Black America, unlike White America, needs to televise the funerals of our tragic victims to elicit sympathy and to compel outrage and action from the rest of the nation.
Um, so, I want to talk about the swoons and raves over the 37-minute performance that President Obama, a.k.a. “Reverend President” and “Eulogizer-in-Chief,” gave last Friday at Reverend Clementa Pinckney’s funeral service, with many people saying that his blackness was on fuller display than it has been throughout his time in office.
Unless you’ve been under a rock or in a coma, Pinckney, who was also a state senator, was killed with eight others during a prayer meeting at the Emanuel AME Church, on June 17. Their killer, a young White racist terrorist now in police custody, sat in the sanctuary with his victims for an hour before shooting them. (After the cops caught that degenerate-looking, throwback, peckerwood bastard and treated him like a king deserving of a burger and a red carpet, he had the audacity to say, “I almost didn’t go through with it.” Oh how I would love to get some straight medieval justice on his ass: bury him to his neck in the dark brown South Carolina dirt, in the hot fucking sun, with no water. Then let Django whip him into oblivion with a wet Confederate flag while the Harlem Boys Choir sings Negro spirituals.) Let CNN air that instead of the daily processionals of dead Black bodies flanked by destroyed Black families and communities.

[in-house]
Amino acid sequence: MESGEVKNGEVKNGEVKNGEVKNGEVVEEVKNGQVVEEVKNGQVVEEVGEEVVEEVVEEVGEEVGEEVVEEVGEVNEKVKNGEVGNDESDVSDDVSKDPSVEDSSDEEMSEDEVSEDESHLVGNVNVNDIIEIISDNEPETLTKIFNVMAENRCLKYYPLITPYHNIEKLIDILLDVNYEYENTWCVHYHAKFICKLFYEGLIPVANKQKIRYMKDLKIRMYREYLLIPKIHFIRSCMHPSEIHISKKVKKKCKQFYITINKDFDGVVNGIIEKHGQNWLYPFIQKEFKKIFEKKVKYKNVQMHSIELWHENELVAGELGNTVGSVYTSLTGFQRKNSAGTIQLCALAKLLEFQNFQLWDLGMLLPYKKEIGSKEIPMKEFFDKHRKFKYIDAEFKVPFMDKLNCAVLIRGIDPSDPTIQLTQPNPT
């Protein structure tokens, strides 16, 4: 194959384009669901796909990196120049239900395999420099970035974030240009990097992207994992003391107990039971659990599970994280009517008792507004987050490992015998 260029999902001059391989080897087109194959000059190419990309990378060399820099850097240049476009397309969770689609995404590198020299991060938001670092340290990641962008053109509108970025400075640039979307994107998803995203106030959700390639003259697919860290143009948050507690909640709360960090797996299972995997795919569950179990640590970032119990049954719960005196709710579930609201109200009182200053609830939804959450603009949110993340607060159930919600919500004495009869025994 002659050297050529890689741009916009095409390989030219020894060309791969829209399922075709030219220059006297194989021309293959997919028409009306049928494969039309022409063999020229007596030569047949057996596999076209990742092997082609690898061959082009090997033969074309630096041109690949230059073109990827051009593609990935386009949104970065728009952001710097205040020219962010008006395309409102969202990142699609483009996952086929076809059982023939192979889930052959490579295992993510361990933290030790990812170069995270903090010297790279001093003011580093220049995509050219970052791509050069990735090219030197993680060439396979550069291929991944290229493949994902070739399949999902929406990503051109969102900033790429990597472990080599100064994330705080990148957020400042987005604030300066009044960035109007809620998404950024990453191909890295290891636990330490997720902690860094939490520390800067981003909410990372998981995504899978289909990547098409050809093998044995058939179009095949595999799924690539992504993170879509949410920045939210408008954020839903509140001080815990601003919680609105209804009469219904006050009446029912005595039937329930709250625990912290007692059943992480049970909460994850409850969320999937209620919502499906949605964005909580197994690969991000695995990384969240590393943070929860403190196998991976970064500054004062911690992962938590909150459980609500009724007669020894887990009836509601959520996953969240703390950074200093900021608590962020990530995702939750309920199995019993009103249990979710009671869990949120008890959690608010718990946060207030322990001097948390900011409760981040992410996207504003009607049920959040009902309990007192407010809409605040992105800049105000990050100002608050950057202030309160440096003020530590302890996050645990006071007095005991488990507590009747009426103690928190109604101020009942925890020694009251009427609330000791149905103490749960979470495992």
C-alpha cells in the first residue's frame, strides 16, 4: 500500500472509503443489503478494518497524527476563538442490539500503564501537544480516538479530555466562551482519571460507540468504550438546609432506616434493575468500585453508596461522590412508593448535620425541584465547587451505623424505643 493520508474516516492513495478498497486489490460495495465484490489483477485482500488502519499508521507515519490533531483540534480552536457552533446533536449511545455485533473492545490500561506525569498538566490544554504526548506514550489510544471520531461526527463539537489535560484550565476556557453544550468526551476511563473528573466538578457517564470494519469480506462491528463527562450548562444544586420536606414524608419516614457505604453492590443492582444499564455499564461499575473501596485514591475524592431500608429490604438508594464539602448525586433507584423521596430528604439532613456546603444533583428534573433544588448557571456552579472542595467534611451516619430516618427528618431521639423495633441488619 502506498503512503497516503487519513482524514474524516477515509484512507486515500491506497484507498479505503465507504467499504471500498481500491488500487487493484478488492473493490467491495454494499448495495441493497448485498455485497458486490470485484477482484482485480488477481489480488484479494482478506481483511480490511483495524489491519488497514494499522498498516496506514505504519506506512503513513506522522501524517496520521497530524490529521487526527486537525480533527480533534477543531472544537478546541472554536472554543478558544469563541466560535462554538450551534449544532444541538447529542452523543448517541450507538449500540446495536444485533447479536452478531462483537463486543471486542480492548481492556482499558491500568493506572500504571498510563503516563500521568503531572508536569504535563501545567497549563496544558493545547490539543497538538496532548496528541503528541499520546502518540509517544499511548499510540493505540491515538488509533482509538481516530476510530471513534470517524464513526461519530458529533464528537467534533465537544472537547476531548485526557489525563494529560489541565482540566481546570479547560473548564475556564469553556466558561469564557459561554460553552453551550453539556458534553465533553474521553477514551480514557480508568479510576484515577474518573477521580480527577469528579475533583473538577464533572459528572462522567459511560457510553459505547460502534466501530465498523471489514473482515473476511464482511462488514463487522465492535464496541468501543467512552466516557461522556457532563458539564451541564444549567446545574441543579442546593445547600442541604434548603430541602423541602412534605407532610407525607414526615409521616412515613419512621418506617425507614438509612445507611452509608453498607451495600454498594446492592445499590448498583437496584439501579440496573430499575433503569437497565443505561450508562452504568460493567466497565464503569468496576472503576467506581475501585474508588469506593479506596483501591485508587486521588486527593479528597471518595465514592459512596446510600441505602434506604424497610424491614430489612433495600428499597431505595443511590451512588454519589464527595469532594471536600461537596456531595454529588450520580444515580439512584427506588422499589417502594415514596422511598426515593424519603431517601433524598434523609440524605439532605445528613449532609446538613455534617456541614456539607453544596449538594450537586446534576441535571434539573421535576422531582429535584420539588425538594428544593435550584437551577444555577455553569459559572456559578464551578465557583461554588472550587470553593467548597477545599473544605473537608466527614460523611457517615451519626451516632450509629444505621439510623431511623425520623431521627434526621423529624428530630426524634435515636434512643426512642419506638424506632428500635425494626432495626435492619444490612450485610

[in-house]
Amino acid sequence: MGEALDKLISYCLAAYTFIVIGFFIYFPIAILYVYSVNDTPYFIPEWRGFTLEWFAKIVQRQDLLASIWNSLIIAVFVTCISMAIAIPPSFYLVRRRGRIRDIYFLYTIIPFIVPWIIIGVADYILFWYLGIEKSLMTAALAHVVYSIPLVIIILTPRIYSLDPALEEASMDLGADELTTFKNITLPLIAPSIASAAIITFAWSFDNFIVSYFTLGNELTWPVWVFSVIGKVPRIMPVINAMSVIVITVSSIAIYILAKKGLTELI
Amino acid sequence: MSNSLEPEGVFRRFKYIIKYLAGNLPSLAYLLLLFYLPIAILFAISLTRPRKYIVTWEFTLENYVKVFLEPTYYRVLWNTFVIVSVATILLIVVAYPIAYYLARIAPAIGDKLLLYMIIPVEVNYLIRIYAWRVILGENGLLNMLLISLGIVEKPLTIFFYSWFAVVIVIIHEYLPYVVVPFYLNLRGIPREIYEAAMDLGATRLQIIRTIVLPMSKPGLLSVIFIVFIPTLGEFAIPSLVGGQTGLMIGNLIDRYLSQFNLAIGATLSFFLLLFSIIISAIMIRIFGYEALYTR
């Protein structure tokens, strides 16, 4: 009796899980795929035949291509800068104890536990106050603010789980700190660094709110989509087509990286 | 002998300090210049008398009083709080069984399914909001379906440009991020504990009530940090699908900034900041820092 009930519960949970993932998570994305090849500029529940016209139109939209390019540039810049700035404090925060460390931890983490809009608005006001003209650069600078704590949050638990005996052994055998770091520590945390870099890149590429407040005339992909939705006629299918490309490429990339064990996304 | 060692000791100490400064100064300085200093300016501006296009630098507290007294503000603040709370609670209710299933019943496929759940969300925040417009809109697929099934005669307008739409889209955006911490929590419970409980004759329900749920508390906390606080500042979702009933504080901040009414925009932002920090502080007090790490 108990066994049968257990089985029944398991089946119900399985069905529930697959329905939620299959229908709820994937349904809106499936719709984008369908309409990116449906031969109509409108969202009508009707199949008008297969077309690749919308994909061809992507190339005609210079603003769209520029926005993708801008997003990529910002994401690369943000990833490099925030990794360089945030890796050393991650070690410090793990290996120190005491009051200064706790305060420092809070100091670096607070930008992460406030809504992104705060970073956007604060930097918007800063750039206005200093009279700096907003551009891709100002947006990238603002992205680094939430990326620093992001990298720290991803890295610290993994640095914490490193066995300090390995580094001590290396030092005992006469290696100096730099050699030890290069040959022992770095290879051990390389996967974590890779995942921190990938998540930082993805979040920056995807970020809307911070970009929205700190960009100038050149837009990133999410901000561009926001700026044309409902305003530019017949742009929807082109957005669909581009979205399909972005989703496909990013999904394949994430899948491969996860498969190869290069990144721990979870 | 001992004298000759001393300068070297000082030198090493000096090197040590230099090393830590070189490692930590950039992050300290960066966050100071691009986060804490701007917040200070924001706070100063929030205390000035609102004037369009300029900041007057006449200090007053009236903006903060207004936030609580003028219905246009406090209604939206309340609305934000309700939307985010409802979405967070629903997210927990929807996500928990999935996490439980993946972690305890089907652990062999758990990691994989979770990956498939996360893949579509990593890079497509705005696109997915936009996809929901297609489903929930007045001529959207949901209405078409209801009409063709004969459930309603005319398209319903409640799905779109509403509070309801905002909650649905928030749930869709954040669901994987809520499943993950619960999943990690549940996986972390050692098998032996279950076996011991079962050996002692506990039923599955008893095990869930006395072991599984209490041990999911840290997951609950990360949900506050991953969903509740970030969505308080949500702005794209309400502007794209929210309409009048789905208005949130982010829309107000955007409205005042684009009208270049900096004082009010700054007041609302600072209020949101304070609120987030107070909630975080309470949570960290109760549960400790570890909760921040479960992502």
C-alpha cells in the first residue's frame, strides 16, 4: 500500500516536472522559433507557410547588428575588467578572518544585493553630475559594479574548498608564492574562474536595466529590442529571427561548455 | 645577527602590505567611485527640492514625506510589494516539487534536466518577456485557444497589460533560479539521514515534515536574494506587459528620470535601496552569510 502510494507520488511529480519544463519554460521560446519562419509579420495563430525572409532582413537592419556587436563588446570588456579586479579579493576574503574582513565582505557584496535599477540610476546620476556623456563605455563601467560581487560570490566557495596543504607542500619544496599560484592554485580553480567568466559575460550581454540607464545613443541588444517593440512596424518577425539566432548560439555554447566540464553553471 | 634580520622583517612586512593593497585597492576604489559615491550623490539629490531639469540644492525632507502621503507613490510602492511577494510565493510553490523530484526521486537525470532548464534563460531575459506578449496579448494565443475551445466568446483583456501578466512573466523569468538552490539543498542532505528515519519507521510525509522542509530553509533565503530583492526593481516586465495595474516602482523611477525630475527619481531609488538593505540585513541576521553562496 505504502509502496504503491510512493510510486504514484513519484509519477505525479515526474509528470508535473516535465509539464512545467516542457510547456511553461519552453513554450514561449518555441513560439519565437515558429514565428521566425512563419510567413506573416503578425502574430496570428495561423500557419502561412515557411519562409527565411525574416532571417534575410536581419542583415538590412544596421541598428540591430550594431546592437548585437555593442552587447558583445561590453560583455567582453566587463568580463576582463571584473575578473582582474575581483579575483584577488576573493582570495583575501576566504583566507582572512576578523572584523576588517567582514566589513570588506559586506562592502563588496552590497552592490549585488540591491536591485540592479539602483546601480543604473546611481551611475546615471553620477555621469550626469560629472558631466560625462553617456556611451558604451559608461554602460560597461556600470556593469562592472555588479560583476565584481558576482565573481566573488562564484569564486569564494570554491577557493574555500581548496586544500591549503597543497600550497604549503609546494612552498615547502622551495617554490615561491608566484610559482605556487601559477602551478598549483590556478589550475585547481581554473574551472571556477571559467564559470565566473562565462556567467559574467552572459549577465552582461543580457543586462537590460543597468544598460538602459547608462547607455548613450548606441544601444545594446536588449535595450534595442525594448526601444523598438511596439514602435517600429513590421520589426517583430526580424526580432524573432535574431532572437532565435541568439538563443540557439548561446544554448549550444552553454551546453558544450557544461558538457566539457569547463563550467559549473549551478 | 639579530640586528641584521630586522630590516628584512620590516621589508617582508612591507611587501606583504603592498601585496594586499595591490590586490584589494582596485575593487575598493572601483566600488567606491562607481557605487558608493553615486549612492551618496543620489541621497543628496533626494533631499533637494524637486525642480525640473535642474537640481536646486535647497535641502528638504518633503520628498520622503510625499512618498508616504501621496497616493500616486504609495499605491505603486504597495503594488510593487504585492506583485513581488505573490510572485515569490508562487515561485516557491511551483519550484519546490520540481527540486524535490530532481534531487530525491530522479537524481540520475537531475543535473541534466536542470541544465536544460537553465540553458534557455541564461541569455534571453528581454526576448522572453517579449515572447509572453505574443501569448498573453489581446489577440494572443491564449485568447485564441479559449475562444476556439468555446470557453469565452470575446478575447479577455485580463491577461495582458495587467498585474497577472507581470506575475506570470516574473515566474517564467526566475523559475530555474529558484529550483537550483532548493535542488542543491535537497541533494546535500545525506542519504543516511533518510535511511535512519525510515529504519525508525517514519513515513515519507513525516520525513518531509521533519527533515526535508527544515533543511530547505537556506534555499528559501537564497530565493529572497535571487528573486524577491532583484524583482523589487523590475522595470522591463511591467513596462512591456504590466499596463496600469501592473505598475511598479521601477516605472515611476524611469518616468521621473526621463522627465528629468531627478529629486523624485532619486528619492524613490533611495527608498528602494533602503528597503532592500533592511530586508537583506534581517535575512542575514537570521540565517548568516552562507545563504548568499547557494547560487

I watched the president deliver his eulogy through a live stream. As he stood behind the pulpit, flanked by AME ministers, he appeared like a preacher, playing off the energetic, mostly Black audience with the organ backing up his words. Near the end of his eulogy, he looked down at the podium and took a long pause. And then suddenly, he broke out into a rendition of “Amazing Grace” in a baritone that was, as one of my friends put it, not nearly as soulful as his falsetto rendering of Al Green’s “Let’s Stay Together.”
The crowd loved it. They stood to their feet, clapped, cheered, and recorded the moment with their cell phones. The interwebs loved it. #AmazingGrace surely trended on Twitter. And the media ate it up.
Writing for The Atlantic, James Fallow said: “I think Barack Obama’s eulogy yesterday at the Emanuel African Methodist Episcopal Church in Charleston was his most fully successful performance as an orator.” Fallows also said, “His singing was the aspect of the speech that will be easiest to remember. That is in part because it was so unusual and in part because it was so brave: Obama sang well, but not perfectly.”
Yes, the first Black president can sing and dance. Yet, the disturbances run deep during these spectacles.
Obama’s performance, and the televising of another Black funeral, is yet another reminder that White America loves Black suffering. And, all too often, televised Black funerals offer ministers and political figures media exposure and a chance to score political points. They provide traumatized Black communities a stage to perform respectability for White America. And televised Black funerals also give White America the desired pleasure and catharsis necessary for the preservation of a racist status quo. Over and over again, Black funerals have been co-opted and disseminated as a way to affirm White America.